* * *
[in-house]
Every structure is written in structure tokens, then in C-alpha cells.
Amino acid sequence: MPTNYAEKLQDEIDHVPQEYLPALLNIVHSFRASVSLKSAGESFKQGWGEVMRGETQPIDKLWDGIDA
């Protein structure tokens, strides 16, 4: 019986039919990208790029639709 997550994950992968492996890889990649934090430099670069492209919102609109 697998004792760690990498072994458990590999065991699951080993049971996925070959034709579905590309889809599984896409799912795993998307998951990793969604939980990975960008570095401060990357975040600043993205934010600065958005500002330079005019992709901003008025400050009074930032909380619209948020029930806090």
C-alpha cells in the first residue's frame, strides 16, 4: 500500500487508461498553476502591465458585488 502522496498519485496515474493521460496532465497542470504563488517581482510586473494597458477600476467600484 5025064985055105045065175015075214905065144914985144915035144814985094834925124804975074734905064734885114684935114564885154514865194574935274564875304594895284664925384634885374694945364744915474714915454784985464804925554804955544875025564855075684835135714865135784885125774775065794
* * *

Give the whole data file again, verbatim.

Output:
[in-house]
Every structure is written in structure tokens, then in C-alpha cells.
Amino acid sequence: MPTNYAEKLQDEIDHVPQEYLPALLNIVHSFRASVSLKSAGESFKQGWGEVMRGETQPIDKLWDGIDA
């Protein structure tokens, strides 16, 4: 019986039919990208790029639709 997550994950992968492996890889990649934090430099670069492209919102609109 697998004792760690990498072994458990590999065991699951080993049971996925070959034709579905590309889809599984896409799912795993998307998951990793969604939980990975960008570095401060990357975040600043993205934010600065958005500002330079005019992709901003008025400050009074930032909380619209948020029930806090």
C-alpha cells in the first residue's frame, strides 16, 4: 500500500487508461498553476502591465458585488 502522496498519485496515474493521460496532465497542470504563488517581482510586473494597458477600476467600484 5025064985055105045065175015075214905065144914985144915035144814985094834925124804975074734905064734885114684935114564885154514865194574935274564875304594895284664925384634885374694945364744915474714915454784985464804925554804955544875025564855075684835135714865135784885125774775065794